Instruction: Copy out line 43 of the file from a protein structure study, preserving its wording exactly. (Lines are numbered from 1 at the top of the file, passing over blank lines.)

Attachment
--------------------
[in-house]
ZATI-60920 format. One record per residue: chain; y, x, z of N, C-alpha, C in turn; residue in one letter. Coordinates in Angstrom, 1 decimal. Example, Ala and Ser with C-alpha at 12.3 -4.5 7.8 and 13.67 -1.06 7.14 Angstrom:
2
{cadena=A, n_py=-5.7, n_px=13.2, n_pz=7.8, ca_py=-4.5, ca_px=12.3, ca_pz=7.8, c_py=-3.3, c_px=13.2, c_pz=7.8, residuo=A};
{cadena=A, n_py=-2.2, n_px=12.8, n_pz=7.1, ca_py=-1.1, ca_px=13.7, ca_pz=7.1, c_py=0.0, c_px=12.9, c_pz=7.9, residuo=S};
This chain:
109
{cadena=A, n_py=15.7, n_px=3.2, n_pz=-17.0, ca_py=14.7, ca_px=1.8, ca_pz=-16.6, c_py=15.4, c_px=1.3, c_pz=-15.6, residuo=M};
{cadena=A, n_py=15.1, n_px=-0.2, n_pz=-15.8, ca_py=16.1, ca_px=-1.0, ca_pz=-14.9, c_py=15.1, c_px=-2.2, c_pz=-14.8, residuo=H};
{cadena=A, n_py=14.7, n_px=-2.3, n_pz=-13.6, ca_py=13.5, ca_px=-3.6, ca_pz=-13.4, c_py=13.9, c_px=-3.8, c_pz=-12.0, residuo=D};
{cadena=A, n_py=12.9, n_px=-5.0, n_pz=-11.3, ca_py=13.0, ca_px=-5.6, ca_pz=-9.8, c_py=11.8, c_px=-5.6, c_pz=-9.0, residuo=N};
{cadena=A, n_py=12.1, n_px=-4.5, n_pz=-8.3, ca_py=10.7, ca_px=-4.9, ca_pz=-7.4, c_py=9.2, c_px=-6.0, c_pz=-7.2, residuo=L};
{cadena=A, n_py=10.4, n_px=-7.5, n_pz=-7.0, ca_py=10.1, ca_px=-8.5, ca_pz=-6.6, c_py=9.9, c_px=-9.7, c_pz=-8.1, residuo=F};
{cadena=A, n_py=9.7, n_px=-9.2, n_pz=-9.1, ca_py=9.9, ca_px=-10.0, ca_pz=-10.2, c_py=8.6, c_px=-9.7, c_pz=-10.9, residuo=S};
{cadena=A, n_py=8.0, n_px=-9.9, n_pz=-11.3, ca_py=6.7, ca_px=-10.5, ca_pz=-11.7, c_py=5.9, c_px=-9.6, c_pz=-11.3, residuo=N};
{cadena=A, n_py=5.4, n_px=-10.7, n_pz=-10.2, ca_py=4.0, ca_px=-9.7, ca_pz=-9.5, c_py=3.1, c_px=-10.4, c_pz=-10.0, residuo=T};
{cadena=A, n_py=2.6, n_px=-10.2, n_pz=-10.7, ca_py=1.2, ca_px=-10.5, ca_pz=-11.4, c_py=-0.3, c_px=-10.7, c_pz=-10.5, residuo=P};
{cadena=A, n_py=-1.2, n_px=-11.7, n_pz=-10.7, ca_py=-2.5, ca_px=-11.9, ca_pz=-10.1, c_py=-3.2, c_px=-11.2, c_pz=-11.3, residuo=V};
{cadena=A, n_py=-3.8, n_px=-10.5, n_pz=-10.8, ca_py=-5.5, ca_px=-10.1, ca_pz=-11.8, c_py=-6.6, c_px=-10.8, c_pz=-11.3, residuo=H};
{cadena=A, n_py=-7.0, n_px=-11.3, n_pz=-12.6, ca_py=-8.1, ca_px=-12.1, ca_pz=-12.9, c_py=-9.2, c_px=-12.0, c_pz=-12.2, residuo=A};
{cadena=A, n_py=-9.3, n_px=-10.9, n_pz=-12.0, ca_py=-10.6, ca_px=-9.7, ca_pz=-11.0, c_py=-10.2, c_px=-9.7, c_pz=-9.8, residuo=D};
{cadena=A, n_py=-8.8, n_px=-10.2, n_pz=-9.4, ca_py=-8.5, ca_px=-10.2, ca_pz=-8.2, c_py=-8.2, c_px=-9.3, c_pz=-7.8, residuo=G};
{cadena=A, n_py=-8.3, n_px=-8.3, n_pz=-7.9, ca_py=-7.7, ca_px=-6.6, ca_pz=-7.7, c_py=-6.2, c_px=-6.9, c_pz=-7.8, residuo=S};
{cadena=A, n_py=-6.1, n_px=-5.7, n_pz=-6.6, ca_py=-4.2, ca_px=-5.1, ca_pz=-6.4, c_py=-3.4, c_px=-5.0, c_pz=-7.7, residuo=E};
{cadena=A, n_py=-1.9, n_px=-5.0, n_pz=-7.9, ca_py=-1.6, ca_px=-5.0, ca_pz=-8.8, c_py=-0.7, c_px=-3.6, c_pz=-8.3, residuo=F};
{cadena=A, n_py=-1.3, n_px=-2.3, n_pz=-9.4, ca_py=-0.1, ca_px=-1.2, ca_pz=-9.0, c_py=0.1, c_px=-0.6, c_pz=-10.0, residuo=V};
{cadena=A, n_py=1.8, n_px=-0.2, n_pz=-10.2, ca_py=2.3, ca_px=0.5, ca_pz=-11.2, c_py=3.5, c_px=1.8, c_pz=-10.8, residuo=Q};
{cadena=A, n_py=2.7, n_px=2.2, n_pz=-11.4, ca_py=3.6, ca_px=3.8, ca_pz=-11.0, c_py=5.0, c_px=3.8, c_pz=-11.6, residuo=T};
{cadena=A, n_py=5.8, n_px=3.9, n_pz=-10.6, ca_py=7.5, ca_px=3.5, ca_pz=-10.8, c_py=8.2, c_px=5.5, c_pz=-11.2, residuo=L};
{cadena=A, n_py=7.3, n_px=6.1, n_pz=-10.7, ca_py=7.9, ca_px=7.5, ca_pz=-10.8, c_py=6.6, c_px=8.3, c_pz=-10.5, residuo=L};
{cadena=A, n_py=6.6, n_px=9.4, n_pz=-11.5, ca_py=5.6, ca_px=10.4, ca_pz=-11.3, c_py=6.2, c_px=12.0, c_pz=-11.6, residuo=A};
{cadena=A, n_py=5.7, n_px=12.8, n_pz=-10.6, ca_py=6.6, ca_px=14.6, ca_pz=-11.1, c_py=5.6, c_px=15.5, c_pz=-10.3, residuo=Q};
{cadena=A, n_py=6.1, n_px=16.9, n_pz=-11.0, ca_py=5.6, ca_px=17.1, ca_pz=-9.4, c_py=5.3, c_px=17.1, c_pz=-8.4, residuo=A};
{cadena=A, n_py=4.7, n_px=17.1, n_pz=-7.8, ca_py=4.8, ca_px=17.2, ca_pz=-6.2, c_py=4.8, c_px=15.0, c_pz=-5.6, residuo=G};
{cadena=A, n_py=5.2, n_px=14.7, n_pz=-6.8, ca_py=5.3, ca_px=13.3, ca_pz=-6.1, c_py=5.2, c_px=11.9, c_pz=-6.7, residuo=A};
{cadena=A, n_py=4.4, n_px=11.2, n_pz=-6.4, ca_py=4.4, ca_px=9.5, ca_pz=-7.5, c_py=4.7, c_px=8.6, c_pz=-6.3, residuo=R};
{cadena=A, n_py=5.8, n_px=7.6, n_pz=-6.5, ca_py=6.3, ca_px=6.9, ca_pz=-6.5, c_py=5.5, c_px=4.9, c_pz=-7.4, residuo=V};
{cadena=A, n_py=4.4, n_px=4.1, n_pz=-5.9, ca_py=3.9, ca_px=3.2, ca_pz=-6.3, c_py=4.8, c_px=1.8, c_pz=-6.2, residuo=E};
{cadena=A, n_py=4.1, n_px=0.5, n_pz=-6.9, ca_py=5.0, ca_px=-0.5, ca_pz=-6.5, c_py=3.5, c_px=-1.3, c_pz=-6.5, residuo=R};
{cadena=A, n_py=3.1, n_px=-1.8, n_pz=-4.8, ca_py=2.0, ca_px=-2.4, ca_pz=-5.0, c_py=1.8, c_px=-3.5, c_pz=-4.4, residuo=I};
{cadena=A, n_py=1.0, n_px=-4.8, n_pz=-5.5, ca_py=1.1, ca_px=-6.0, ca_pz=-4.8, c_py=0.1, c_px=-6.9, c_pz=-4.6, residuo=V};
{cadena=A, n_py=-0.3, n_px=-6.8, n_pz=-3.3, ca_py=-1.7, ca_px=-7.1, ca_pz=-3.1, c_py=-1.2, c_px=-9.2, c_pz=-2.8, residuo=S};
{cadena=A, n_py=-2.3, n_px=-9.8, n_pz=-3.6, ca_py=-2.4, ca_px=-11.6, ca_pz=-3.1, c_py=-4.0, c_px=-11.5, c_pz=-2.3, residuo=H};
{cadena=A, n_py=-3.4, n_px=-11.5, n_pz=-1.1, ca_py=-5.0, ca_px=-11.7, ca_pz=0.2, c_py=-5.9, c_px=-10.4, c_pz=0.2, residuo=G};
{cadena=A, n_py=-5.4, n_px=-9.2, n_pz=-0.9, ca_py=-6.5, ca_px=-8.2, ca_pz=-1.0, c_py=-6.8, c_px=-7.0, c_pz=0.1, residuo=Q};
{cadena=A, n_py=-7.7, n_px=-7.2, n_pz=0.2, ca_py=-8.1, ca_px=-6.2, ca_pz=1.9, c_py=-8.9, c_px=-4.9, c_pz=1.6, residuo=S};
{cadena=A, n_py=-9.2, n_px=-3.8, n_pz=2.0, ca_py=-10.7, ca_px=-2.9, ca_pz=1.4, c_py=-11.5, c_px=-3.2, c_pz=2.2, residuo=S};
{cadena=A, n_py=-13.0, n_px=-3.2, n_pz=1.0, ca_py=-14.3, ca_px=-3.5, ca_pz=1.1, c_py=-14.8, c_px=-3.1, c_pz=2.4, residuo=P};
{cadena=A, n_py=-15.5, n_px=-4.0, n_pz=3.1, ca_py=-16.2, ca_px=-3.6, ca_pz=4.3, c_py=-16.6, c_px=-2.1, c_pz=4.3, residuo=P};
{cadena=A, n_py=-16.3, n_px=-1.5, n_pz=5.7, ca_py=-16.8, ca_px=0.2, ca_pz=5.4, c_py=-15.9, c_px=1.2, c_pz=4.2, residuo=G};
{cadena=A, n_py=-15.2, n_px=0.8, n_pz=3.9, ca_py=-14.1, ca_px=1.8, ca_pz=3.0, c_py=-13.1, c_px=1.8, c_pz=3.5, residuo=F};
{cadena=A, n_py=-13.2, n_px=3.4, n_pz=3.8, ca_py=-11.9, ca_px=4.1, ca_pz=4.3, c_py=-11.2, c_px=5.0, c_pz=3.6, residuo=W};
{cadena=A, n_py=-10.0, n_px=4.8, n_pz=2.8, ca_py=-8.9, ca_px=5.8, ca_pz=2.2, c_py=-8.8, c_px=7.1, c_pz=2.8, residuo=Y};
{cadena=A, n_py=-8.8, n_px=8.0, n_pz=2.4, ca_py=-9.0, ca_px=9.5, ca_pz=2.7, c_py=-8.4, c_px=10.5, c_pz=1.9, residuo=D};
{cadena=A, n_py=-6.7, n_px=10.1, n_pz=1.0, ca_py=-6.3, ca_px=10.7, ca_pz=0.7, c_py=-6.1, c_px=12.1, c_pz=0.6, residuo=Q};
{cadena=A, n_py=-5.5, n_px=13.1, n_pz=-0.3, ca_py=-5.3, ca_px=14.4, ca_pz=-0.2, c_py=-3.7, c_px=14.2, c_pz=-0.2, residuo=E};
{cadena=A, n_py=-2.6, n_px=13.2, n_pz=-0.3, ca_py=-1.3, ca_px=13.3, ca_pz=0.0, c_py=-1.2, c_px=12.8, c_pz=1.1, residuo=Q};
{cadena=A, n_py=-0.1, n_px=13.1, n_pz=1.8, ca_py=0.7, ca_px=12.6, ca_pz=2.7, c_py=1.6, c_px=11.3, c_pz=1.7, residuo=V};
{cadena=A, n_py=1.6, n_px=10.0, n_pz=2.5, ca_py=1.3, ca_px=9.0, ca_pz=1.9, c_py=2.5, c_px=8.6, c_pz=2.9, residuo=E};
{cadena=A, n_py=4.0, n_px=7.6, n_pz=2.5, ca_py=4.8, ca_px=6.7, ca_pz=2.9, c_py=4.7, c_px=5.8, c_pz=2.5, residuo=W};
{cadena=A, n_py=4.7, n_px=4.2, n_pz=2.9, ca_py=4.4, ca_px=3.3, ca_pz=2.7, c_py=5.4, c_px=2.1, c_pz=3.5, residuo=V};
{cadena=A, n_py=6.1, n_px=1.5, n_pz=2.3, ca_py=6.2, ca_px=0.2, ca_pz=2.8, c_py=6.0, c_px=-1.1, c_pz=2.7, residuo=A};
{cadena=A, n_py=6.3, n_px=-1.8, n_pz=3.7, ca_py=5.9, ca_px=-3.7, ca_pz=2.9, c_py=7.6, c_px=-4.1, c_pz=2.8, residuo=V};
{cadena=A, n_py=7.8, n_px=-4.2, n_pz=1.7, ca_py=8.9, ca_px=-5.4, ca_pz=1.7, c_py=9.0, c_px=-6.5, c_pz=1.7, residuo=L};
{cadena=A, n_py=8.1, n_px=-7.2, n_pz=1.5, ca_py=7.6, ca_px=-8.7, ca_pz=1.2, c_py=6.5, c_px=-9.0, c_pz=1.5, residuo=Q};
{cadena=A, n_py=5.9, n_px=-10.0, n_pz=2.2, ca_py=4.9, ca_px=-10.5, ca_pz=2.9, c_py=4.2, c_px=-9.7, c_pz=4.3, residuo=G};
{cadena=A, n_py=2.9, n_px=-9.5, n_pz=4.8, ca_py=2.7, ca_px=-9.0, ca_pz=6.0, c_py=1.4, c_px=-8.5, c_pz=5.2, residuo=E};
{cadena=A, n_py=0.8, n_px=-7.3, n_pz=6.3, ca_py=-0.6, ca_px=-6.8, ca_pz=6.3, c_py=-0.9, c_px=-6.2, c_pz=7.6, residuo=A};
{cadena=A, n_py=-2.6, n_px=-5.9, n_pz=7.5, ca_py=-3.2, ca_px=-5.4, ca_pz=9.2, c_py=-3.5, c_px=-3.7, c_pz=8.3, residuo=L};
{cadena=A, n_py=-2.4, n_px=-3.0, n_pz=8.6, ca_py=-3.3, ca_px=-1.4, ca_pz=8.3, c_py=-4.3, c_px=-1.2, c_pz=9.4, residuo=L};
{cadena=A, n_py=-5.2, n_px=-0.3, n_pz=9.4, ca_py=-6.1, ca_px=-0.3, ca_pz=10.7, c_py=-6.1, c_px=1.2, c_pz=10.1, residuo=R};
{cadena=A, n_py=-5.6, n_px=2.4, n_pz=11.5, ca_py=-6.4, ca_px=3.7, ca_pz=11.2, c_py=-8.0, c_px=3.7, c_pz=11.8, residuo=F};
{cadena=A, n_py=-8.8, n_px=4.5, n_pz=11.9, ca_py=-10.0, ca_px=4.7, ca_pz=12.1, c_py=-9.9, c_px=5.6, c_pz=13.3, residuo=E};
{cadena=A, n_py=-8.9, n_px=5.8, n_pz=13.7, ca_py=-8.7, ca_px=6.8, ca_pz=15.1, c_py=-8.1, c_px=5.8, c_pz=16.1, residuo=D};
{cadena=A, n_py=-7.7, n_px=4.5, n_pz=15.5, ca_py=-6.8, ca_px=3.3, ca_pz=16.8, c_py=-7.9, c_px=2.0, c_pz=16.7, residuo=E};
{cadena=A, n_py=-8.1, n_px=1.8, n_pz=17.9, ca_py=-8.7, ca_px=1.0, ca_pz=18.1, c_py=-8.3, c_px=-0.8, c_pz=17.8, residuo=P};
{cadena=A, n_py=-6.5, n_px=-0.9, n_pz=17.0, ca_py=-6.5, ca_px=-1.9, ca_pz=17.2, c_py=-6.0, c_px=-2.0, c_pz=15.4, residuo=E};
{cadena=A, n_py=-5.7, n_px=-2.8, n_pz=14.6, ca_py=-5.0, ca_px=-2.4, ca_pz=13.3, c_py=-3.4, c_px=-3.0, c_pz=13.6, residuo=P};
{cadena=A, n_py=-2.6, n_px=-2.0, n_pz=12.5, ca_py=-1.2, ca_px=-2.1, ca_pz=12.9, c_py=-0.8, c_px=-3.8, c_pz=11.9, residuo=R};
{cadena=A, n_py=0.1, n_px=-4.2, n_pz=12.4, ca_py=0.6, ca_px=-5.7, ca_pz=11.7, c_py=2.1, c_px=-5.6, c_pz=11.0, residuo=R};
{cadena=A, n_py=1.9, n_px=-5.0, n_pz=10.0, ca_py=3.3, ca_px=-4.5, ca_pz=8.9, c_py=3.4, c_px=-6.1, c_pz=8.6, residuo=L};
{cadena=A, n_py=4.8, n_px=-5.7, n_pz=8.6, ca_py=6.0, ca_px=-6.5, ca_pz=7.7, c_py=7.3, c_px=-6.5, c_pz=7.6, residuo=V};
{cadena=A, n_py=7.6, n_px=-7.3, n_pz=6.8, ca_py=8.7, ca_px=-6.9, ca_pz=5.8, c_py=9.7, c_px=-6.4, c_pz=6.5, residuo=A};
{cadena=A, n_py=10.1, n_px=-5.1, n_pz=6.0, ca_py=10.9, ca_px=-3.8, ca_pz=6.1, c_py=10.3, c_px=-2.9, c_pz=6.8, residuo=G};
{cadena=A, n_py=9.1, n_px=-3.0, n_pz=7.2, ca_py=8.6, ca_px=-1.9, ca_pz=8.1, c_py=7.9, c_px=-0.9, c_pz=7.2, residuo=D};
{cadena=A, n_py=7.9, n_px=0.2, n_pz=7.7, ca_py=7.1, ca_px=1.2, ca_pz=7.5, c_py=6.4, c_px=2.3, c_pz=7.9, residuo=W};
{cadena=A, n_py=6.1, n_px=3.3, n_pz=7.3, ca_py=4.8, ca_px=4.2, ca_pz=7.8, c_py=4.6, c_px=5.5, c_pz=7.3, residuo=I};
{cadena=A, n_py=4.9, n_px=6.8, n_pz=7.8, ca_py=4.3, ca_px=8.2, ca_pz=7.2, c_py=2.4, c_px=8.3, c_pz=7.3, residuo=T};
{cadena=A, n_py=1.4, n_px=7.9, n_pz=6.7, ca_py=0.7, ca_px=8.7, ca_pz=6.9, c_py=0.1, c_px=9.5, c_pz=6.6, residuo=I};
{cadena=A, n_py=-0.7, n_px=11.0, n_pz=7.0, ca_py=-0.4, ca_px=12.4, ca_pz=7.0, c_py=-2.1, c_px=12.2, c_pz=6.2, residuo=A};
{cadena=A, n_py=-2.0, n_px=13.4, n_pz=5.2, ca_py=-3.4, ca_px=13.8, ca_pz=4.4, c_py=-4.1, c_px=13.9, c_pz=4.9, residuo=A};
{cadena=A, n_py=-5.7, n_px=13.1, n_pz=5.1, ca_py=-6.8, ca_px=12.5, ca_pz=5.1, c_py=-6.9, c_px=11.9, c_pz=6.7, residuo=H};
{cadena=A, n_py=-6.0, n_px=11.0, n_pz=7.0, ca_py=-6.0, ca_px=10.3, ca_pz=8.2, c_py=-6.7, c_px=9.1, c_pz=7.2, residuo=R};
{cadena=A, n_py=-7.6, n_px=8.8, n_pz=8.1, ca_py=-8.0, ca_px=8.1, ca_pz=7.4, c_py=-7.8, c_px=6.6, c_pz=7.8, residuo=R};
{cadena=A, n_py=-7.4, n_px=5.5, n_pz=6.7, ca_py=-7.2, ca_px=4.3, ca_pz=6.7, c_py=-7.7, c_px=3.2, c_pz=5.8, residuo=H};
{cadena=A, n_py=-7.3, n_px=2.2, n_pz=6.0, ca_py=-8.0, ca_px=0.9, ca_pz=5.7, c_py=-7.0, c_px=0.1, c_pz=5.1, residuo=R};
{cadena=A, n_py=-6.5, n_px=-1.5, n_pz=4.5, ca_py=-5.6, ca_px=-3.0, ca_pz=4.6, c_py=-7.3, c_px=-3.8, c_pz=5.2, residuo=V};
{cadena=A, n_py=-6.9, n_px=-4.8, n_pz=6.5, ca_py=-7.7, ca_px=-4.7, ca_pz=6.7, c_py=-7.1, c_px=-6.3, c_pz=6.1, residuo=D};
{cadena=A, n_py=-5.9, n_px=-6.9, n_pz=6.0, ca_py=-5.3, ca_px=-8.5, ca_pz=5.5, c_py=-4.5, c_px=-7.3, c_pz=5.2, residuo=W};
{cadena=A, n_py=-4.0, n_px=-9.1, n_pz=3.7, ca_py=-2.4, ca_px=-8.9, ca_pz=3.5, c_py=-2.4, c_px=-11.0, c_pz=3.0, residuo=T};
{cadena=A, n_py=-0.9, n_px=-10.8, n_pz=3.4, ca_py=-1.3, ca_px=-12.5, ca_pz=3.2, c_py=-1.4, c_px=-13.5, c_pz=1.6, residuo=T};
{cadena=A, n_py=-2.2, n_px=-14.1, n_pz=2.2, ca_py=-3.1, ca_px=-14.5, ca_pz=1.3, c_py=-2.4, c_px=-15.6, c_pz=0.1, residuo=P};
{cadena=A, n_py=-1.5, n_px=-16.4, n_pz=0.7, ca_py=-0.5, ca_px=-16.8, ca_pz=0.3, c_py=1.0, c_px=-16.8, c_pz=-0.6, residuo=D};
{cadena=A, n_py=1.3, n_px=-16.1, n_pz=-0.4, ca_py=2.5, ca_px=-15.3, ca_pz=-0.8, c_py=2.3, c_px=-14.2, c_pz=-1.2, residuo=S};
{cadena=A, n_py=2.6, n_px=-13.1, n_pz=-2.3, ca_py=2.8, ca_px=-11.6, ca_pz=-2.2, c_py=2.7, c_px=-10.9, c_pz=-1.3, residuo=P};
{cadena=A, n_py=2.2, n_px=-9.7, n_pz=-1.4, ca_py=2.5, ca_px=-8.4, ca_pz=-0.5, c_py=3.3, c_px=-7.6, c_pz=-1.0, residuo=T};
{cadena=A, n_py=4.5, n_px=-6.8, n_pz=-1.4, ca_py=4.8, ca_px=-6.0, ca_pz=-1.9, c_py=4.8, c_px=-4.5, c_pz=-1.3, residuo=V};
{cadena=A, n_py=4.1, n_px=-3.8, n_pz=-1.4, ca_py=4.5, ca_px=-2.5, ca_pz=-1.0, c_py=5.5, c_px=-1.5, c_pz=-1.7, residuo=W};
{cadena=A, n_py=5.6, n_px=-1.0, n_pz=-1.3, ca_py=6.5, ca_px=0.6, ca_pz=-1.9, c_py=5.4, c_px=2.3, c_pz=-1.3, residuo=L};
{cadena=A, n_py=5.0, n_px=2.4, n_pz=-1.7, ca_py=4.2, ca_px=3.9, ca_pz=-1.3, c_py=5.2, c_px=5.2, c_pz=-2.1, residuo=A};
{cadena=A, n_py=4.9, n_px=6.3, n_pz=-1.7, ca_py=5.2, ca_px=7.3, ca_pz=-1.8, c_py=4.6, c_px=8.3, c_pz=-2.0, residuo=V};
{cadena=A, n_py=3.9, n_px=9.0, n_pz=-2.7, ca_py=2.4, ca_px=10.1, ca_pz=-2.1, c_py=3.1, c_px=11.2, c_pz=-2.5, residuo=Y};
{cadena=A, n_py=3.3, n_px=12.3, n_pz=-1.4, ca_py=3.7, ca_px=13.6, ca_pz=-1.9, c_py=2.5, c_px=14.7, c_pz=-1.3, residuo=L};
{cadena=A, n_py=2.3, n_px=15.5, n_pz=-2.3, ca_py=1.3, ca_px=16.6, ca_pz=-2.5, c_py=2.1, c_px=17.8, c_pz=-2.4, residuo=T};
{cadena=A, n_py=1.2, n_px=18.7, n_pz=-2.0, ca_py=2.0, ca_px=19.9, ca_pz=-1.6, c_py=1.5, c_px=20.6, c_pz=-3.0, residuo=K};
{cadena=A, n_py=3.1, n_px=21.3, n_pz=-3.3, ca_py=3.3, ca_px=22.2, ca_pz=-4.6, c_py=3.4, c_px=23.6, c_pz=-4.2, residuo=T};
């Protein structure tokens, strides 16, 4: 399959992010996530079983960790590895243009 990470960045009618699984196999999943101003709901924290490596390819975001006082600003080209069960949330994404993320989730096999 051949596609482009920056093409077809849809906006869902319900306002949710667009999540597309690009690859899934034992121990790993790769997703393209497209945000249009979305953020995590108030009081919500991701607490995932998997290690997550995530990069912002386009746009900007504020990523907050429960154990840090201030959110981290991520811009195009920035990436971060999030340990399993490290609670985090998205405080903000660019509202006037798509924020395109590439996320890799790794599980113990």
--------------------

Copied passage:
{cadena=A, n_py=-2.3, n_px=-9.8, n_pz=-3.6, ca_py=-2.4, ca_px=-11.6, ca_pz=-3.1, c_py=-4.0, c_px=-11.5, c_pz=-2.3, residuo=H};